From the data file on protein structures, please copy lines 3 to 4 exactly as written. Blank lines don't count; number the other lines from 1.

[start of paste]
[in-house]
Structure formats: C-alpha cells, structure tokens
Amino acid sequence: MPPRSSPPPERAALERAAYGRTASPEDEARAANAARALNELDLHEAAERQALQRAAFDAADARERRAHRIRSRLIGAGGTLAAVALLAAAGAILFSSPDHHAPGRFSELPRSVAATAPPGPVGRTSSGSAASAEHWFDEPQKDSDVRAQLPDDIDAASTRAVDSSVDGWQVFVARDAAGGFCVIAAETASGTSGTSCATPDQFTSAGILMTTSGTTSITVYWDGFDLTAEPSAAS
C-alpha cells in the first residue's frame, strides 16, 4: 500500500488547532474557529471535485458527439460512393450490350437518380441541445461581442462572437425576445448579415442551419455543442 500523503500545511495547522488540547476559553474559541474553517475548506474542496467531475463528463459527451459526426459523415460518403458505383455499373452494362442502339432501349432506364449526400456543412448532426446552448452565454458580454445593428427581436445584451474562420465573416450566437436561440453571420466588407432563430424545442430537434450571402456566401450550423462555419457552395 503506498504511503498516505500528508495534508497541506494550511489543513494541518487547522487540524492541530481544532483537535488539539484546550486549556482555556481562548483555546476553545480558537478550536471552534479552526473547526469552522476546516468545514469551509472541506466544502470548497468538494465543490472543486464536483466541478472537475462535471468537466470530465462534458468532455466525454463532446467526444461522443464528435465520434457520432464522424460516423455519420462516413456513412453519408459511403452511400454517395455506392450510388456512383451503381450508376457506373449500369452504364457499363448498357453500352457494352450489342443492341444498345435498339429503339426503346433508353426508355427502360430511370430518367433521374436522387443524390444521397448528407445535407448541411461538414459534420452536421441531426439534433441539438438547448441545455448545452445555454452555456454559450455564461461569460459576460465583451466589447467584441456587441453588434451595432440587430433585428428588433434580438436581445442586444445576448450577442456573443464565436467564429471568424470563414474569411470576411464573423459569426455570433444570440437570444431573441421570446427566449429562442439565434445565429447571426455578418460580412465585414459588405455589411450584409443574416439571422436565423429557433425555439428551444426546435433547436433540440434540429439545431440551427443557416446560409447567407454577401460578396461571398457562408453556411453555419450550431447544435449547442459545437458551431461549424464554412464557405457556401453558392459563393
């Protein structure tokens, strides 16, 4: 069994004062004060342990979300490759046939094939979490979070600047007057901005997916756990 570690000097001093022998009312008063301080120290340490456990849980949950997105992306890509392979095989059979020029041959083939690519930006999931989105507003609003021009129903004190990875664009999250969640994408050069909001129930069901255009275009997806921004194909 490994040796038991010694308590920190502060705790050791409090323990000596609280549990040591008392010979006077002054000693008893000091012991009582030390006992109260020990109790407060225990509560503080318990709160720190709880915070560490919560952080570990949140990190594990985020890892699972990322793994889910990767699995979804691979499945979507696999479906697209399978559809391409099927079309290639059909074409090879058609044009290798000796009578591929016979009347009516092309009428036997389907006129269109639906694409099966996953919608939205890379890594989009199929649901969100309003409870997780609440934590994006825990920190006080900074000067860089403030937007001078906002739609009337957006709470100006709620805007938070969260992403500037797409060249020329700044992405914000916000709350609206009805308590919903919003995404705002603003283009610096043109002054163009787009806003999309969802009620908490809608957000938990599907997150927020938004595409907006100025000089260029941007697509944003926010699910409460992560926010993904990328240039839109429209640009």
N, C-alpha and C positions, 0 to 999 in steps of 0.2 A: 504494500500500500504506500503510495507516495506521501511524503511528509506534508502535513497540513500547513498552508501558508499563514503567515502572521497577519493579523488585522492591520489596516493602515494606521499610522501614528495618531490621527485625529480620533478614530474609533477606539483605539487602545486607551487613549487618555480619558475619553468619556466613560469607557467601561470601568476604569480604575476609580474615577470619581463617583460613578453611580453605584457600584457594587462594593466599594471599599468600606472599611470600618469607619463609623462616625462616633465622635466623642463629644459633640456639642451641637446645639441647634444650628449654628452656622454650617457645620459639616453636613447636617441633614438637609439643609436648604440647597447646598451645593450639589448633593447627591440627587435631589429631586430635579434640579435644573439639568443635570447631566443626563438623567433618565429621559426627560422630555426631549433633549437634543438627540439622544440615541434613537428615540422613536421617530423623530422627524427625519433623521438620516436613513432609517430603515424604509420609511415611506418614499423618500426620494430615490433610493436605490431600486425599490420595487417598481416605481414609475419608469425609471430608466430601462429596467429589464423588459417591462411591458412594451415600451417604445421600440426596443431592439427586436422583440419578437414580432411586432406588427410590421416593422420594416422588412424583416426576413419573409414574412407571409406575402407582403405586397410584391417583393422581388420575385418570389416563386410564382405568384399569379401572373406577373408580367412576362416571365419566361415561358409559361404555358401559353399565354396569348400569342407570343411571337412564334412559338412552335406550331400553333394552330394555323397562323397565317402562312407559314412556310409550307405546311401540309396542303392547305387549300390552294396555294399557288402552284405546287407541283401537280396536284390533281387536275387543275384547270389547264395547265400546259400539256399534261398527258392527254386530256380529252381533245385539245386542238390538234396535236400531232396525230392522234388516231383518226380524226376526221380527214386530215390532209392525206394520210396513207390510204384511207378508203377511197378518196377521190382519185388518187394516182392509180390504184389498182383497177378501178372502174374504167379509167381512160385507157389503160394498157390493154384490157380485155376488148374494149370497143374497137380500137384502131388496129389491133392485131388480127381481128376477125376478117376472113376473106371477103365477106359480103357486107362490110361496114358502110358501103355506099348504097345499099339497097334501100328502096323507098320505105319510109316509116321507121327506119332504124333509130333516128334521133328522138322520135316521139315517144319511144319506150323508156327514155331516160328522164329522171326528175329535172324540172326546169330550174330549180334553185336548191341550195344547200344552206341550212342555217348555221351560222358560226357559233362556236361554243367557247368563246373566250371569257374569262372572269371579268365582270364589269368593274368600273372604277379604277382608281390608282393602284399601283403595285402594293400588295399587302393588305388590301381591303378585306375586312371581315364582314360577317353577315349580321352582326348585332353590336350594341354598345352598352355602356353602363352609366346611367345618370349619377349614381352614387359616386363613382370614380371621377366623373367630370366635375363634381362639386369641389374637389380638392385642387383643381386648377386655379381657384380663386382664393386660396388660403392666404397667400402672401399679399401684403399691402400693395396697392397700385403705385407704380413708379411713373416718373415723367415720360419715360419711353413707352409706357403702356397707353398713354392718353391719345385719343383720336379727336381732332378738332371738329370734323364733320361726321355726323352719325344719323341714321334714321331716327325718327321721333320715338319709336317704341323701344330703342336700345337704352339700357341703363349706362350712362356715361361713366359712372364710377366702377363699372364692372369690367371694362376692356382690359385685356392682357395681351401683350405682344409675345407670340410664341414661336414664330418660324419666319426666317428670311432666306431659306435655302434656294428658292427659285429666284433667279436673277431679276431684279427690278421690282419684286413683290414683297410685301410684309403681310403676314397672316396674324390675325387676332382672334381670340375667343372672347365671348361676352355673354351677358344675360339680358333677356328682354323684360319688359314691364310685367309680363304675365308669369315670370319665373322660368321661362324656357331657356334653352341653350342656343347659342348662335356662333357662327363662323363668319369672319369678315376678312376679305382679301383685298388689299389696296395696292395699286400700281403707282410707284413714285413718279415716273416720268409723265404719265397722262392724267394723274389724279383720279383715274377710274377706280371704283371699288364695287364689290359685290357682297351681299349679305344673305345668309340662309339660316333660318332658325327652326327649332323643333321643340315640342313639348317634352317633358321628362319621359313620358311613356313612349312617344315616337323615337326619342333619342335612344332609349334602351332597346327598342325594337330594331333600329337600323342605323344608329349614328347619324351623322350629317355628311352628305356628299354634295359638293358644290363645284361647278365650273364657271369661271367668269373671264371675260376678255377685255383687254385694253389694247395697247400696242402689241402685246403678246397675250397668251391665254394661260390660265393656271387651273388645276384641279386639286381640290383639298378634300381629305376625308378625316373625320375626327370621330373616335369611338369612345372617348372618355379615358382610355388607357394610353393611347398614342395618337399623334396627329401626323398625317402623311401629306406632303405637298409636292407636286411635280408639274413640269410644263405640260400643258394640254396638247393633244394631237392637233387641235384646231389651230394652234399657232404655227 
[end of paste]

Amino acid sequence: MPPRSSPPPERAALERAAYGRTASPEDEARAANAARALNELDLHEAAERQALQRAAFDAADARERRAHRIRSRLIGAGGTLAAVALLAAAGAILFSSPDHHAPGRFSELPRSVAATAPPGPVGRTSSGSAASAEHWFDEPQKDSDVRAQLPDDIDAASTRAVDSSVDGWQVFVARDAAGGFCVIAAETASGTSGTSCATPDQFTSAGILMTTSGTTSITVYWDGFDLTAEPSAAS
C-alpha cells in the first residue's frame, strides 16, 4: 500500500488547532474557529471535485458527439460512393450490350437518380441541445461581442462572437425576445448579415442551419455543442 500523503500545511495547522488540547476559553474559541474553517475548506474542496467531475463528463459527451459526426459523415460518403458505383455499373452494362442502339432501349432506364449526400456543412448532426446552448452565454458580454445593428427581436445584451474562420465573416450566437436561440453571420466588407432563430424545442430537434450571402456566401450550423462555419457552395 503506498504511503498516505500528508495534508497541506494550511489543513494541518487547522487540524492541530481544532483537535488539539484546550486549556482555556481562548483555546476553545480558537478550536471552534479552526473547526469552522476546516468545514469551509472541506466544502470548497468538494465543490472543486464536483466541478472537475462535471468537466470530465462534458468532455466525454463532446467526444461522443464528435465520434457520432464522424460516423455519420462516413456513412453519408459511403452511400454517395455506392450510388456512383451503381450508376457506373449500369452504364457499363448498357453500352457494352450489342443492341444498345435498339429503339426503346433508353426508355427502360430511370430518367433521374436522387443524390444521397448528407445535407448541411461538414459534420452536421441531426439534433441539438438547448441545455448545452445555454452555456454559450455564461461569460459576460465583451466589447467584441456587441453588434451595432440587430433585428428588433434580438436581445442586444445576448450577442456573443464565436467564429471568424470563414474569411470576411464573423459569426455570433444570440437570444431573441421570446427566449429562442439565434445565429447571426455578418460580412465585414459588405455589411450584409443574416439571422436565423429557433425555439428551444426546435433547436433540440434540429439545431440551427443557416446560409447567407454577401460578396461571398457562408453556411453555419450550431447544435449547442459545437458551431461549424464554412464557405457556401453558392459563393